The charity that flourishes all year

Sally and Eris in their stunning garden at Willowhill (pic: Fife Photo Agency)
Sally and Eris in their stunning garden at Willowhill (pic: Fife Photo Agency)

Mention Scotland’s Gardens and it’s likely to conjure up warm summer days and afternoon tea al fresco.

But in fact the charity doesn’t stop its work just because winter is upon us - far from it.

There are plans to be made for next year; cuttings to take; plant sales to organise and, in the case of management committee member Sally Lorimore, talks to be given.

Sally, whose own garden at Willowhill, near Newport, is open as part of the scheme, is keen to cheer up the long winter days by bringing a little taste of summer to any local clubs who care to her invite her.

Not only is she happy to pass on her horticultural expertise, but she wants to spread the word about the massive amounts of money the Scotland’s Gardens scheme raises for national and local good causes every season.

Founded in 1931, Scotland’s Gardens was originally established to raise funds to train nurses.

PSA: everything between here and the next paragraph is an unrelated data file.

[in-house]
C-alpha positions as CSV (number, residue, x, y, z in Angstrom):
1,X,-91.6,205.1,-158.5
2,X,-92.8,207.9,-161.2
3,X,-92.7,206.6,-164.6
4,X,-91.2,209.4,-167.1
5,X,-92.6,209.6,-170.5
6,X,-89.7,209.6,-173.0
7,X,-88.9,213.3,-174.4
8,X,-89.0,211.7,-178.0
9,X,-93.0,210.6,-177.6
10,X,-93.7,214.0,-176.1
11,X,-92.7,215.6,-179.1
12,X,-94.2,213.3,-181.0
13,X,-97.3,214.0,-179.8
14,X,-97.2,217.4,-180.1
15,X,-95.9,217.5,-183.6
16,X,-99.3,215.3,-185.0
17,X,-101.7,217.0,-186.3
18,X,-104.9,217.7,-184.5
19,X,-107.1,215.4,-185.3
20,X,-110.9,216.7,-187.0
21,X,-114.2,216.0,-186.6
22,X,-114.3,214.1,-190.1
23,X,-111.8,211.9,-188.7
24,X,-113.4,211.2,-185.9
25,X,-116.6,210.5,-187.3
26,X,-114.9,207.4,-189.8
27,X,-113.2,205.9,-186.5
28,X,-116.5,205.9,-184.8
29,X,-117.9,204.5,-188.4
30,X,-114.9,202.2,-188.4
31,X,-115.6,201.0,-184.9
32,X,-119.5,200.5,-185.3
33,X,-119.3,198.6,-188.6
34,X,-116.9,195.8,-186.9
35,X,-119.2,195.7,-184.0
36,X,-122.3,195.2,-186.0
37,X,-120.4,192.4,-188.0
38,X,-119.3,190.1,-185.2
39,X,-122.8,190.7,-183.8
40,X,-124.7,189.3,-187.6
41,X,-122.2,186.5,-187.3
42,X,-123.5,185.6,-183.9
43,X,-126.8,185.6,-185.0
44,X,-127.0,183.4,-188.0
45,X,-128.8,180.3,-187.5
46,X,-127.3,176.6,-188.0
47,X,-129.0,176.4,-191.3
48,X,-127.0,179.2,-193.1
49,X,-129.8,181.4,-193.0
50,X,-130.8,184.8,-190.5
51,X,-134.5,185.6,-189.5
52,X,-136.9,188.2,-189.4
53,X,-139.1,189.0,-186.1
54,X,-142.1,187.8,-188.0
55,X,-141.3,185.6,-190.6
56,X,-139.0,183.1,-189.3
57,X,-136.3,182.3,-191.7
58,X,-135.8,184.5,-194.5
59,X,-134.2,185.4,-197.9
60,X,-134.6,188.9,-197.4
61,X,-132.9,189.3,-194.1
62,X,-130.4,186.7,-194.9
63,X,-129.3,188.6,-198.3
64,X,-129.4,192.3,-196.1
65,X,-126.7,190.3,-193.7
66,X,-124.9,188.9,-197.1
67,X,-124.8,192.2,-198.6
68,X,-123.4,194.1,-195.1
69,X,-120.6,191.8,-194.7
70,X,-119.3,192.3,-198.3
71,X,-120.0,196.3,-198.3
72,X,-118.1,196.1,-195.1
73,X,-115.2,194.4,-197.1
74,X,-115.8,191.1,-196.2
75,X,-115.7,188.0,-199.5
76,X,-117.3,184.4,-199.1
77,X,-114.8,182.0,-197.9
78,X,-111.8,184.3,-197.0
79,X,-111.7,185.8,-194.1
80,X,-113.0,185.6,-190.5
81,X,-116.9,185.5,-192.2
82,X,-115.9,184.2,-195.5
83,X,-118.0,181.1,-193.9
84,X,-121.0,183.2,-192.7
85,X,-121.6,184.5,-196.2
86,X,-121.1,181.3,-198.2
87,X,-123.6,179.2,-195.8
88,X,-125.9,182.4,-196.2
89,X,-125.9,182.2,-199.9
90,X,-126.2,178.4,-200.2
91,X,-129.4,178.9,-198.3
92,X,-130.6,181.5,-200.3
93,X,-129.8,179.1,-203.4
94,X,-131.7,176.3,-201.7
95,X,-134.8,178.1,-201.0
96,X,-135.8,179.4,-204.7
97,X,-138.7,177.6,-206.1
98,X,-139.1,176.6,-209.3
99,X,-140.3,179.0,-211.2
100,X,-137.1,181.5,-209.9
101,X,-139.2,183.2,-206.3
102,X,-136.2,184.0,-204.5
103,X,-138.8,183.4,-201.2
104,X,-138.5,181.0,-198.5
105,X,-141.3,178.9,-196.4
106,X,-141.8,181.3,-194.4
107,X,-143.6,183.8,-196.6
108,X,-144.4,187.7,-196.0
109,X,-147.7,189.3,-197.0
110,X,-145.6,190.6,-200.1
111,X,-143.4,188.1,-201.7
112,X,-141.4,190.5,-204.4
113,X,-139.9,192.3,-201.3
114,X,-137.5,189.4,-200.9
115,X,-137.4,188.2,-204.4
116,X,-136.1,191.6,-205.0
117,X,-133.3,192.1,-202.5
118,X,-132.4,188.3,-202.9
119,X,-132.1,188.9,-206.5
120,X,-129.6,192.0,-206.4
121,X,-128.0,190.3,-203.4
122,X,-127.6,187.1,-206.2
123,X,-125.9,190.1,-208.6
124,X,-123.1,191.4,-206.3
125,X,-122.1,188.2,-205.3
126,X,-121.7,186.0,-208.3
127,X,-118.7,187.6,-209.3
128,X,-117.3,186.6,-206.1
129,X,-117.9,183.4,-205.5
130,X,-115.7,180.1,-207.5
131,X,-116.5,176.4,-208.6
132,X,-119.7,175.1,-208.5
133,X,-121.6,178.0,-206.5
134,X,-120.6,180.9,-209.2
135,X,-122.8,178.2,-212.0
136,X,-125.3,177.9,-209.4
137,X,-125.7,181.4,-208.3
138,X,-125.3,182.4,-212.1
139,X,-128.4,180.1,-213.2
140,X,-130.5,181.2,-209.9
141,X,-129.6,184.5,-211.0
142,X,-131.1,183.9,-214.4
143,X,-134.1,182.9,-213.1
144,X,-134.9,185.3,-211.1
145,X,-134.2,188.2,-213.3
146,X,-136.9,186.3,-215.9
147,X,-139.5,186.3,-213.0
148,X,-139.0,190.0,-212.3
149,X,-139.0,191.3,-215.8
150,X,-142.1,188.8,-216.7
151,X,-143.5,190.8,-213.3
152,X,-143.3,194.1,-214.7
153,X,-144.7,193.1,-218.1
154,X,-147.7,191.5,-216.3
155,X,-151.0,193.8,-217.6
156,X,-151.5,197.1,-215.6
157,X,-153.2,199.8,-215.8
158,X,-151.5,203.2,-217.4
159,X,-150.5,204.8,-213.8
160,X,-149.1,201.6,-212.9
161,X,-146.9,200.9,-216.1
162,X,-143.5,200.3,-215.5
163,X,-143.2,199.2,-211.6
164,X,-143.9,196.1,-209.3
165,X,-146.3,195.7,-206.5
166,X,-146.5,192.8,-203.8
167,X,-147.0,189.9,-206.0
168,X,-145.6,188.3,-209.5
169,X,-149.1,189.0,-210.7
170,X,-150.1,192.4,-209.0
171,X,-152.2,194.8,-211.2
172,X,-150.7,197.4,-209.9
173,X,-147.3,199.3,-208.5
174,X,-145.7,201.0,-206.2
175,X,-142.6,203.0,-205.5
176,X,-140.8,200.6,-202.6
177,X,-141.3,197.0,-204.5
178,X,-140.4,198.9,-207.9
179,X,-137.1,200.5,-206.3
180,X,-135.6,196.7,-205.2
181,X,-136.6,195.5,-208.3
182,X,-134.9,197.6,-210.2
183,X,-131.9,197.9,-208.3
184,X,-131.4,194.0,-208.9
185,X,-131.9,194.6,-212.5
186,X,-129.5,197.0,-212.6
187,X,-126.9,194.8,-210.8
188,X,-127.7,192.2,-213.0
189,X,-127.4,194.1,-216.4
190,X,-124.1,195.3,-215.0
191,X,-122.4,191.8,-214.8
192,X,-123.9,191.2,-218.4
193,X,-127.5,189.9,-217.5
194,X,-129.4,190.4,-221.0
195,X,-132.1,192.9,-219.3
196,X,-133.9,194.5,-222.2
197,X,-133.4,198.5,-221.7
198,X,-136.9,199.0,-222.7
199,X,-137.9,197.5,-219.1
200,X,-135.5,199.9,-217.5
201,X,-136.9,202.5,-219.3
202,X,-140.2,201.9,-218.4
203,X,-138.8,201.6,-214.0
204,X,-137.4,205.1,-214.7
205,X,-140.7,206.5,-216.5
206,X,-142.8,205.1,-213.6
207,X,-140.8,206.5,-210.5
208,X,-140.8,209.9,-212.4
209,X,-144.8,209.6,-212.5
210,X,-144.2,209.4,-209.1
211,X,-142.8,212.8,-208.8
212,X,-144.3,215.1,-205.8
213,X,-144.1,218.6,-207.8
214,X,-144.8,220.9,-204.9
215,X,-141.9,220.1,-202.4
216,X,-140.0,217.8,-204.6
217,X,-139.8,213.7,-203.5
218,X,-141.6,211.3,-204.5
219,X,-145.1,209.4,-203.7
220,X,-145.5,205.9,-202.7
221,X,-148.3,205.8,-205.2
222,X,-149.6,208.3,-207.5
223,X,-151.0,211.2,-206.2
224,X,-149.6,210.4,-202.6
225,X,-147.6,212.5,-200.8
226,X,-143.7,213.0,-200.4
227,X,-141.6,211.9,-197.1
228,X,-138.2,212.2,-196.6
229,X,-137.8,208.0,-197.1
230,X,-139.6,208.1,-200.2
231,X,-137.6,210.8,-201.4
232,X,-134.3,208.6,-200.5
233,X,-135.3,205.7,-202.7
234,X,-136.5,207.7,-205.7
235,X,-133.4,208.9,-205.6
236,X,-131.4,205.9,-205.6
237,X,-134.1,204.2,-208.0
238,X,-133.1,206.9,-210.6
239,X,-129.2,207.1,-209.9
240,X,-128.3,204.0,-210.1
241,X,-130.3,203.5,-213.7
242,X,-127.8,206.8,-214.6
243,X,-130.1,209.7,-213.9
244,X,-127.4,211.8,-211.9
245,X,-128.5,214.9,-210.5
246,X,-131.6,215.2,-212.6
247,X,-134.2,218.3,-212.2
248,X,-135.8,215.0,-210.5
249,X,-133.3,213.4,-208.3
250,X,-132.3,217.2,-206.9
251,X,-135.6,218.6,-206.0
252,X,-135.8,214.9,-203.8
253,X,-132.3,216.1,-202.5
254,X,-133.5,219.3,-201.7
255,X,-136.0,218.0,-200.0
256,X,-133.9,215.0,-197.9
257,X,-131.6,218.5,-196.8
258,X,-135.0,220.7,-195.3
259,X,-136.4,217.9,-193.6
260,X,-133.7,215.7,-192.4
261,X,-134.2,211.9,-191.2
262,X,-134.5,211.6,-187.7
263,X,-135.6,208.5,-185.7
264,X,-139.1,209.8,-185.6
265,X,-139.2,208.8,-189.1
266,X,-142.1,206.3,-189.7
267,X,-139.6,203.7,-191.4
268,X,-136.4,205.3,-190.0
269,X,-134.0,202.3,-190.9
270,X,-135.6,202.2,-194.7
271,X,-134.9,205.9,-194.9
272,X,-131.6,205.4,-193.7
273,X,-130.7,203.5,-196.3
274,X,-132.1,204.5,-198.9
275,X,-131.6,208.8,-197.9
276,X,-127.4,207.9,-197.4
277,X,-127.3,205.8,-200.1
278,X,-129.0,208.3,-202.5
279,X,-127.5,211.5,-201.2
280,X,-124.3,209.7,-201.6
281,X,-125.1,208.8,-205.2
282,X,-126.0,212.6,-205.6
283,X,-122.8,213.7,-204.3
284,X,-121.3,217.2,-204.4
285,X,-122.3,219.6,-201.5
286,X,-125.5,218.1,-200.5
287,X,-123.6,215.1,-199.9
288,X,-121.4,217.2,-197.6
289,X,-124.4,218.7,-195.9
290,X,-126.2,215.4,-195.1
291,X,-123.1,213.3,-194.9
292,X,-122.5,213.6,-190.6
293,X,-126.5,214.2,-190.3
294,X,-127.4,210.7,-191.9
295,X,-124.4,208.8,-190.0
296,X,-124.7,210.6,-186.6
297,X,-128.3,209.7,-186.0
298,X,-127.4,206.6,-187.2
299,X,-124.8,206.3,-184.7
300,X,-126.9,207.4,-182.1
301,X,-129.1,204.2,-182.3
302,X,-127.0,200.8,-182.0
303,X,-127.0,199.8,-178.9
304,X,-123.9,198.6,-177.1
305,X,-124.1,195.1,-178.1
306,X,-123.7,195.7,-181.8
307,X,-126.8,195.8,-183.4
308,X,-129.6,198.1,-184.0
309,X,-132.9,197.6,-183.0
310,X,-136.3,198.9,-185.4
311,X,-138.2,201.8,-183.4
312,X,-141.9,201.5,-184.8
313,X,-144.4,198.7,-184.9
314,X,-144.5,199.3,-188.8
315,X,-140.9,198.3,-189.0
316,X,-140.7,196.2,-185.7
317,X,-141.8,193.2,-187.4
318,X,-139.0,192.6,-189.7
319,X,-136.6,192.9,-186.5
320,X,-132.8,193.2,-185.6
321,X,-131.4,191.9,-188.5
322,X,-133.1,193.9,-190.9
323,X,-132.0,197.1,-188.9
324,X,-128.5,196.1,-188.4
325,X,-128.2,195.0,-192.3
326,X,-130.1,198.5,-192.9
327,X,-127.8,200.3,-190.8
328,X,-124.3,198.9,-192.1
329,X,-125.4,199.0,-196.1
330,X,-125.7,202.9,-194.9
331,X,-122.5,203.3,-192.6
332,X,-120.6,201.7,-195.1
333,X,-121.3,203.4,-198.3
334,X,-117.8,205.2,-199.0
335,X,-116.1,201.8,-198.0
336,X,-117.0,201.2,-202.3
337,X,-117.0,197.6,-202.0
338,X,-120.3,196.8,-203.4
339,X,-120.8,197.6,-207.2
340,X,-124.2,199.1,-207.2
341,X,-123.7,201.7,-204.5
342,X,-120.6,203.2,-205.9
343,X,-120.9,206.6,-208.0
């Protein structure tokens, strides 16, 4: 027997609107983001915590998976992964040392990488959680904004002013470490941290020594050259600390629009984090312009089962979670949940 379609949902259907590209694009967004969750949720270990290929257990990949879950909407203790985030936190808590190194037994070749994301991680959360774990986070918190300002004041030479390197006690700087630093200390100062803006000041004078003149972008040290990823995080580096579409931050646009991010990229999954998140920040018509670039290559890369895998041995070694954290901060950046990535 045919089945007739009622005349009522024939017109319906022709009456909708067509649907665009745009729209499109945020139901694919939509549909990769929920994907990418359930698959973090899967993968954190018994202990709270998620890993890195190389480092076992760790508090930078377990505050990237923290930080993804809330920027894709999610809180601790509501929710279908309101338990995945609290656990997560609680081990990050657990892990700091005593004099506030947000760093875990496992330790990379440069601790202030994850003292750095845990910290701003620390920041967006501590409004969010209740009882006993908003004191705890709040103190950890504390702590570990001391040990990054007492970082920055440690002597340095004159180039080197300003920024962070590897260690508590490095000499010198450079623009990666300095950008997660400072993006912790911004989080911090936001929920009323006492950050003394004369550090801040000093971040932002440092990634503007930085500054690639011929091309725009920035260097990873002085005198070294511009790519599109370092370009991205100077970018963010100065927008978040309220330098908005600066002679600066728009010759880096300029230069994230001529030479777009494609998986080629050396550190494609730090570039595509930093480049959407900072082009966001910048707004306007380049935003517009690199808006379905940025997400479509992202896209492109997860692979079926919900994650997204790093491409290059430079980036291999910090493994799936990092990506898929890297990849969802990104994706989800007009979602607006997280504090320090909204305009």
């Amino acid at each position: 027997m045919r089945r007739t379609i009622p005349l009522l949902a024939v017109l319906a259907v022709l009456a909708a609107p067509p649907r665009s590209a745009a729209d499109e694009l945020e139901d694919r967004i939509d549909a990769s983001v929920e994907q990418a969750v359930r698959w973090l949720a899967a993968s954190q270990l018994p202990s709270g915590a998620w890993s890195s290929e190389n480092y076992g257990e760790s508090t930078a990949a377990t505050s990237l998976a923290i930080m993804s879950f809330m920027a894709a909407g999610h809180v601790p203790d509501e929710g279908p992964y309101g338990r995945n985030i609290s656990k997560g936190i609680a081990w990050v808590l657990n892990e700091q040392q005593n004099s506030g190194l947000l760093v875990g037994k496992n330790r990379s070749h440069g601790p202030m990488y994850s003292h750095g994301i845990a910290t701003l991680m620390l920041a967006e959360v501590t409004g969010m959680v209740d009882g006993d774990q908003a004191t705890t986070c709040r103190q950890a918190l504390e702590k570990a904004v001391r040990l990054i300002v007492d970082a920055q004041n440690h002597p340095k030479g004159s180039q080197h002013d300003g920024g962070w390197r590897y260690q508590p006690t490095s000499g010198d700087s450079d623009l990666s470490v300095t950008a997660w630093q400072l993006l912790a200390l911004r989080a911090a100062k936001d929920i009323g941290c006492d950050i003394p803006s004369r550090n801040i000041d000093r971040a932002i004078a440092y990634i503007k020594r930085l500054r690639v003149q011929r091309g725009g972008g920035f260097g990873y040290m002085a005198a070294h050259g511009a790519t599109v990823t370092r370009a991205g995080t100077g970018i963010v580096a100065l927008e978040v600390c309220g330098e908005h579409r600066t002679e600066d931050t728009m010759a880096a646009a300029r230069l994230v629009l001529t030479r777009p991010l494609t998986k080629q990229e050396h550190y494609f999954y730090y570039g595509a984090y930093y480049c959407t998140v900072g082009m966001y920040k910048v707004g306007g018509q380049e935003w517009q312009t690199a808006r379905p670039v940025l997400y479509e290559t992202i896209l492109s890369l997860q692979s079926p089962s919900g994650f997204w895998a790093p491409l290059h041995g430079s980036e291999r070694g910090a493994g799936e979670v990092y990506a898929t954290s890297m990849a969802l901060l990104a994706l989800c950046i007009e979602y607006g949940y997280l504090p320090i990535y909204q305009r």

Today, 60 per cent of the money raised goes to its own beneficiary charities - Maggies Cancer Caring Centres, The Queen’s Nursing Institute Scotland, the NTS Gardens Fund and the gardening charity Perennial - while 40 per cent goes to a charity of the garden owner’s choice.

“Fife has a particularly impressive fund-raising record,” says Sally.

“It raises about 10 per cent of the amount in the whole of Scotland, and the money benefits a wide variety of good causes.

“The charities set to benefit from garden openings in 2016 include Colinsburgh Town Hall, Blebo Craigs Village Hall, Crail Cubs, Mercy Ships, Marie Curie, Forgan Arts Centre, Barnardo’s and the RAF Benevolent Fund, to name only a few.”

The scheme has caught the imagination of gardeners all over the country and today, as well as being able to admire the manicured estates of magnificent country houses, visitors can also enjoy exploring private gardens in towns and villages.

Sally and her husband Eric Wright, both retired scientists, have been opening their own garden since 2008.

Already, next year’s particiating gardens have been lined up and a guide book will be on sale early in December. It costs £5 and can be ordered online at www.scotlandsgardens.org. Anyone who’d like Sally to talk to their group can contact her on 01382 542890.